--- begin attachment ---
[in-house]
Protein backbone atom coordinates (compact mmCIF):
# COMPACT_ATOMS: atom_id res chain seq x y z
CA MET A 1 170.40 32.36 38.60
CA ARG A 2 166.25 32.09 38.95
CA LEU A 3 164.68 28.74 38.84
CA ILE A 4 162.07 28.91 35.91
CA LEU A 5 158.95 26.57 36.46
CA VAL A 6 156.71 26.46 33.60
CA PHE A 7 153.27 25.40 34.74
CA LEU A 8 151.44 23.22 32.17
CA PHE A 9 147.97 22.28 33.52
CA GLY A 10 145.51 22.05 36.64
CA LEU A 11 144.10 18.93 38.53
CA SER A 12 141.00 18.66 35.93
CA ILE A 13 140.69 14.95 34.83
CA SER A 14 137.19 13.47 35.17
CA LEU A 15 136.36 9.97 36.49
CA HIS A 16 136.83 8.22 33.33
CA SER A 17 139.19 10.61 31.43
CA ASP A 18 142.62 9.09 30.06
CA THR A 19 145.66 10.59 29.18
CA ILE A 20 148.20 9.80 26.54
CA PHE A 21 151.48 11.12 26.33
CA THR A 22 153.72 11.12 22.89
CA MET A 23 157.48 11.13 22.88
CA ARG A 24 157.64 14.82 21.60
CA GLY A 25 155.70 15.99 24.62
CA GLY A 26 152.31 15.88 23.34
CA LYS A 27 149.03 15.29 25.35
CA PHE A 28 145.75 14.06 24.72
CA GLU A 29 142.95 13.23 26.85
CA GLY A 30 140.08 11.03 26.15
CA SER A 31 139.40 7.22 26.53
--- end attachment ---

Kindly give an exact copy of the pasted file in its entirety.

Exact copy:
[in-house]
Protein backbone atom coordinates (compact mmCIF):
# COMPACT_ATOMS: atom_id res chain seq x y z
CA MET A 1 170.40 32.36 38.60
CA ARG A 2 166.25 32.09 38.95
CA LEU A 3 164.68 28.74 38.84
CA ILE A 4 162.07 28.91 35.91
CA LEU A 5 158.95 26.57 36.46
CA VAL A 6 156.71 26.46 33.60
CA PHE A 7 153.27 25.40 34.74
CA LEU A 8 151.44 23.22 32.17
CA PHE A 9 147.97 22.28 33.52
CA GLY A 10 145.51 22.05 36.64
CA LEU A 11 144.10 18.93 38.53
CA SER A 12 141.00 18.66 35.93
CA ILE A 13 140.69 14.95 34.83
CA SER A 14 137.19 13.47 35.17
CA LEU A 15 136.36 9.97 36.49
CA HIS A 16 136.83 8.22 33.33
CA SER A 17 139.19 10.61 31.43
CA ASP A 18 142.62 9.09 30.06
CA THR A 19 145.66 10.59 29.18
CA ILE A 20 148.20 9.80 26.54
CA PHE A 21 151.48 11.12 26.33
CA THR A 22 153.72 11.12 22.89
CA MET A 23 157.48 11.13 22.88
CA ARG A 24 157.64 14.82 21.60
CA GLY A 25 155.70 15.99 24.62
CA GLY A 26 152.31 15.88 23.34
CA LYS A 27 149.03 15.29 25.35
CA PHE A 28 145.75 14.06 24.72
CA GLU A 29 142.95 13.23 26.85
CA GLY A 30 140.08 11.03 26.15
CA SER A 31 139.40 7.22 26.53